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Pathogenic mechanisms of Chagas' disease reactivation in AIDS patients

The diversity of clinical manifestations of Chagas’ disease in humans has been attributed to the host’s immune response and to the genetic heterogeneity of the parasite which may be formed by a multiclonal population with various biological profiles.10,22 The preferential location of T. cruzi in the central nervous system (CNS) may be associated with the presence of subpopulations with neurotropic characteristics that may be reactivated during the immunosuppresion of the host. Patients with HIV infection, does not lead to new T. cruzi genotypes, because T. cruzi stocks isolated from these patients were closely related to clonal genotypes previously identified (genotypes 30 or 32) in 89% and 94% of the stocks isolated from HIV-positive and HIV-negative patients, respectively.23 Reactivation of Chagas’ disease does not occur spontaneously and is strongly associated with immunosuppresion in patients who have onchohematologic neoplasms,24 those chronically treated with high doses of corticosteroids, and those with advance HIV-AIDS disease.25 In these groups of immunocompromised patients chronically infected by T. cruzi, it is possible that the parasite load can increase and the detection of parasitemia is more frequent.26,27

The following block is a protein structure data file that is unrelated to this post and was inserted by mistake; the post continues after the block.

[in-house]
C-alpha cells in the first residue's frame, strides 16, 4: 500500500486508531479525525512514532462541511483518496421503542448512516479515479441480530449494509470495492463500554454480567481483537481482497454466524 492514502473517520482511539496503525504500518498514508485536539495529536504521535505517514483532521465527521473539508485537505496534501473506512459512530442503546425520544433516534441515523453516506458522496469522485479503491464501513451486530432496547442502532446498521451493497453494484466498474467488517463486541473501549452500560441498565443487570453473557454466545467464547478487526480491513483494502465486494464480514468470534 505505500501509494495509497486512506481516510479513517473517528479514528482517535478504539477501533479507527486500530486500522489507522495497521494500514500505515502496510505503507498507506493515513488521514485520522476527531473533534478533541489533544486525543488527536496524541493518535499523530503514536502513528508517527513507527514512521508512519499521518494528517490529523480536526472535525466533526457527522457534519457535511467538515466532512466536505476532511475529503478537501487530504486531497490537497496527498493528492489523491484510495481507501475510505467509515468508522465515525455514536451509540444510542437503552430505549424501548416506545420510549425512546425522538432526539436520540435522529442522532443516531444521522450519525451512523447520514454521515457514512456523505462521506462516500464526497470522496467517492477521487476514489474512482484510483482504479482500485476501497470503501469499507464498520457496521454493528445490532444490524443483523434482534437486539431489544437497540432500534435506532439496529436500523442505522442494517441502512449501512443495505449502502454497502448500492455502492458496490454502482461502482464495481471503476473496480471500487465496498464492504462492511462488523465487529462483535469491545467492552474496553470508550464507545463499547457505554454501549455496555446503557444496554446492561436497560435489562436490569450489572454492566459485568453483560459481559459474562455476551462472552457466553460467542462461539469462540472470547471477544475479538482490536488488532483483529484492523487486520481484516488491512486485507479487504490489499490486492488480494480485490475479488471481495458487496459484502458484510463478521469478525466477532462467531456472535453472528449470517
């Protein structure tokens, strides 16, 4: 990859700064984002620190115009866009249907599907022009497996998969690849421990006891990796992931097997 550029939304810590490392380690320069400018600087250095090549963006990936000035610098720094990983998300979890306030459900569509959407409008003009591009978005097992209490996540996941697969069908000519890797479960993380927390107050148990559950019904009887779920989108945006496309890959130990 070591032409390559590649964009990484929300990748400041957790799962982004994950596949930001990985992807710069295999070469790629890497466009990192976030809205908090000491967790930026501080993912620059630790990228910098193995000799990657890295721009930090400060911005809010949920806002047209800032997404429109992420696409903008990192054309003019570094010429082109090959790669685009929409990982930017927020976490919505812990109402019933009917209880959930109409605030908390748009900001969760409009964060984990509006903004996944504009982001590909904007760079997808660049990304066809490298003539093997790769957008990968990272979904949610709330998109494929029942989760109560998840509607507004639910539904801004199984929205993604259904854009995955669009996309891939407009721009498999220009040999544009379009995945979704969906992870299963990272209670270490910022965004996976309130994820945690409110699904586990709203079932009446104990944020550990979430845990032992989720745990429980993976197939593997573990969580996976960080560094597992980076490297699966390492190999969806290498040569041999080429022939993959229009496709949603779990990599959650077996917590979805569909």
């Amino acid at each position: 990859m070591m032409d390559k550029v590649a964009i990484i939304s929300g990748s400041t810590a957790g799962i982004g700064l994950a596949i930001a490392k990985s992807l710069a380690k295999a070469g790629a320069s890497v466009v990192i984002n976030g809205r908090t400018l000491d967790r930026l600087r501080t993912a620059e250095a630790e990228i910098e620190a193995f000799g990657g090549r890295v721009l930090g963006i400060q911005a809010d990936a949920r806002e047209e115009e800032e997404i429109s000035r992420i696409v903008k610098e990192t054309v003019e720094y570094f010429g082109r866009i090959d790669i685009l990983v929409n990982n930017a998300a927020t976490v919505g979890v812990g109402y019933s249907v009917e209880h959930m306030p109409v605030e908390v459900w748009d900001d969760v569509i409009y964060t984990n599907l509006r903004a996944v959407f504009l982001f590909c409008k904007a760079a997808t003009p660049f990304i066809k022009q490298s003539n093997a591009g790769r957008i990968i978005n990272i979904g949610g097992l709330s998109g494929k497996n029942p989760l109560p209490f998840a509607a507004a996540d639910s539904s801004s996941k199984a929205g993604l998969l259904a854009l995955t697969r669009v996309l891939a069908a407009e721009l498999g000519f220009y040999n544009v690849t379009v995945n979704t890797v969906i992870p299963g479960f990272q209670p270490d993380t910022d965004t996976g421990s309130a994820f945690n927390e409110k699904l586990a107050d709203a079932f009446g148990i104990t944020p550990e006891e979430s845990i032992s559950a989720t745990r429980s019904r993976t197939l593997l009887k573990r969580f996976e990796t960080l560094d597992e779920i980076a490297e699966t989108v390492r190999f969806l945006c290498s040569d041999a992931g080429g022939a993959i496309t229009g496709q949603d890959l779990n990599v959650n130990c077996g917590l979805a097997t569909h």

In this context, and especially in AIDS patients, the high level of parasitemia is related to the development of acute CNS or heart disease. However, the relation between T. cruzi parasitemia and organ damage is not absolute; sometimes we can see that severe disease is associated without detectable parasitemia. In these patients it is necessary to obtain biopsy smears to achieve a definitive diagnosis. , ,

T. cruzi displays a relevant genetic variability demonstrated by at least six discrete typing units (DTUs) from TcI to TcVI. Evidence of the impact of this genetic variability on HIV coinfection is scarce. However, some studies have suggested a differential tissue tropism of the infecting DTUs; these studies have reported mixed infections in coinfected patients, observing TcI and TcII, or TcI, TcV, and TcVI in blood, and only monoclonal TcI in cerebrospinal fluid (CSF) or brain tissue.29

 
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